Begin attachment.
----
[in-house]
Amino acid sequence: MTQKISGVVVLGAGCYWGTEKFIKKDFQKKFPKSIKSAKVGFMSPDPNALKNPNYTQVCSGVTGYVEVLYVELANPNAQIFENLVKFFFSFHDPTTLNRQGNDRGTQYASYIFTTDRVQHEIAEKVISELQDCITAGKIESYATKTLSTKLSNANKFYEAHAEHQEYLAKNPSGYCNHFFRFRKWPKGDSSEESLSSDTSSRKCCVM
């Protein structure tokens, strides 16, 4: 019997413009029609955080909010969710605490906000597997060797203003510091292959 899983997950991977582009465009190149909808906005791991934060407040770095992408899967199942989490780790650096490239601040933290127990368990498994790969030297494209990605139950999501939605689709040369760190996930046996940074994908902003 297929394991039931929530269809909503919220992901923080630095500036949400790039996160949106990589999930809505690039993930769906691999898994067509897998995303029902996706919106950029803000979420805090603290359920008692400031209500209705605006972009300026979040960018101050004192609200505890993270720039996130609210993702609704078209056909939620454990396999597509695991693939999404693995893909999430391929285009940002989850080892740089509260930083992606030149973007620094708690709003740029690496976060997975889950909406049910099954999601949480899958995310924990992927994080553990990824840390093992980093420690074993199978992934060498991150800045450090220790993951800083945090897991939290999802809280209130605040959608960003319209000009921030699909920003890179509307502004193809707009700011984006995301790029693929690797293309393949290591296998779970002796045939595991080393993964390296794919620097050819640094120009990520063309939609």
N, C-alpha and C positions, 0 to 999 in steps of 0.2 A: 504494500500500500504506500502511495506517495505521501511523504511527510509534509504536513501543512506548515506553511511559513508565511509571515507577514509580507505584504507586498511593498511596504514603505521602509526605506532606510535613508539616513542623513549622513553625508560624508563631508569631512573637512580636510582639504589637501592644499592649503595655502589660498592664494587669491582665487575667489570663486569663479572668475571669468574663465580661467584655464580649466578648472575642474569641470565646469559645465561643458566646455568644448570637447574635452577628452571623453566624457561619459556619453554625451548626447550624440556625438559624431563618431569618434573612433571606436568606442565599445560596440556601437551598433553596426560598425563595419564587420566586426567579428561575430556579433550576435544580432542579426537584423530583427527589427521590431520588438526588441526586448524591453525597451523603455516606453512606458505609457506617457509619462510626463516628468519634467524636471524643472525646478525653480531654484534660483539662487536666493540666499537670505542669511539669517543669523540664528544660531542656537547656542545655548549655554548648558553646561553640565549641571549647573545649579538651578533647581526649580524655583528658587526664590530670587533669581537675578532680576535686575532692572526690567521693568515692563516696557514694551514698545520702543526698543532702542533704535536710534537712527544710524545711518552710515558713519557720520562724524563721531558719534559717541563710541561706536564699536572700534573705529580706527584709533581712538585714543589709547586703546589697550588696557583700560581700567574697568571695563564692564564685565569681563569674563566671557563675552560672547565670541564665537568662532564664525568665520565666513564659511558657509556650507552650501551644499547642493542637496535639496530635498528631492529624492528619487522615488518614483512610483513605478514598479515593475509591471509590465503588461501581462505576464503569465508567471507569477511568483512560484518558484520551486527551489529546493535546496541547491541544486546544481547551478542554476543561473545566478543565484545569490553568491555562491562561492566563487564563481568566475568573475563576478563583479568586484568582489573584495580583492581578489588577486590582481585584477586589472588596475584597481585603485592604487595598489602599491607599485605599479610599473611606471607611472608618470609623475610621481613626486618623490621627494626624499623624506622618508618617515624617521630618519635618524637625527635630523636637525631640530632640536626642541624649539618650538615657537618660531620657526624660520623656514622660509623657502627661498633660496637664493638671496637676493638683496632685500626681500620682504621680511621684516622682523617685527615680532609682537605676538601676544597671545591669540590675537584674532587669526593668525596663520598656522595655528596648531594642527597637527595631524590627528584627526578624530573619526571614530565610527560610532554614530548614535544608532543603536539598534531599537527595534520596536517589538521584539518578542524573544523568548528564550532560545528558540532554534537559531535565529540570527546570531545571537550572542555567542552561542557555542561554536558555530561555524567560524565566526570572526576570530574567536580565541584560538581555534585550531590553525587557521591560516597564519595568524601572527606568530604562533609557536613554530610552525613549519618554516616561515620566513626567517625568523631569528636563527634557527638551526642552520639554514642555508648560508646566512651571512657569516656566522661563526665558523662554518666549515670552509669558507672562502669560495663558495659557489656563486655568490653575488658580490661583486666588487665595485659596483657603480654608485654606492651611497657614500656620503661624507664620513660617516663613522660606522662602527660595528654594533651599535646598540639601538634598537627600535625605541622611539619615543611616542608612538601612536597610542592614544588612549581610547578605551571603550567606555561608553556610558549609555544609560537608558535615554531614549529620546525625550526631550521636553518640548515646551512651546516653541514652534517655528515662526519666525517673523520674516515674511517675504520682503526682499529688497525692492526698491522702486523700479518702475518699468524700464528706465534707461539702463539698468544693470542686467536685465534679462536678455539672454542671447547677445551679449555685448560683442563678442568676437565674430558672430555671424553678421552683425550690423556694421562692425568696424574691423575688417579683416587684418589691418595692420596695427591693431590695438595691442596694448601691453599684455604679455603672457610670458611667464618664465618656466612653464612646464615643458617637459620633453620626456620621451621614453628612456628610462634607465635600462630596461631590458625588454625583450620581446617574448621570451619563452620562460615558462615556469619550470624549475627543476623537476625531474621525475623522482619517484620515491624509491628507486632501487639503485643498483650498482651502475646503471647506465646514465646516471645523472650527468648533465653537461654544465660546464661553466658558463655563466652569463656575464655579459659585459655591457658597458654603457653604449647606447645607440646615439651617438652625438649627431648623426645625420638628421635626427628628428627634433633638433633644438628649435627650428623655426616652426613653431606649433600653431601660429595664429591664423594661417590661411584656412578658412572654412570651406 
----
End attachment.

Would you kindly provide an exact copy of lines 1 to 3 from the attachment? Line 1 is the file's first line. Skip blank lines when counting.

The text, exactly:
[in-house]
Amino acid sequence: MTQKISGVVVLGAGCYWGTEKFIKKDFQKKFPKSIKSAKVGFMSPDPNALKNPNYTQVCSGVTGYVEVLYVELANPNAQIFENLVKFFFSFHDPTTLNRQGNDRGTQYASYIFTTDRVQHEIAEKVISELQDCITAGKIESYATKTLSTKLSNANKFYEAHAEHQEYLAKNPSGYCNHFFRFRKWPKGDSSEESLSSDTSSRKCCVM
């Protein structure tokens, strides 16, 4: 019997413009029609955080909010969710605490906000597997060797203003510091292959 899983997950991977582009465009190149909808906005791991934060407040770095992408899967199942989490780790650096490239601040933290127990368990498994790969030297494209990605139950999501939605689709040369760190996930046996940074994908902003 297929394991039931929530269809909503919220992901923080630095500036949400790039996160949106990589999930809505690039993930769906691999898994067509897998995303029902996706919106950029803000979420805090603290359920008692400031209500209705605006972009300026979040960018101050004192609200505890993270720039996130609210993702609704078209056909939620454990396999597509695991693939999404693995893909999430391929285009940002989850080892740089509260930083992606030149973007620094708690709003740029690496976060997975889950909406049910099954999601949480899958995310924990992927994080553990990824840390093992980093420690074993199978992934060498991150800045450090220790993951800083945090897991939290999802809280209130605040959608960003319209000009921030699909920003890179509307502004193809707009700011984006995301790029693929690797293309393949290591296998779970002796045939595991080393993964390296794919620097050819640094120009990520063309939609």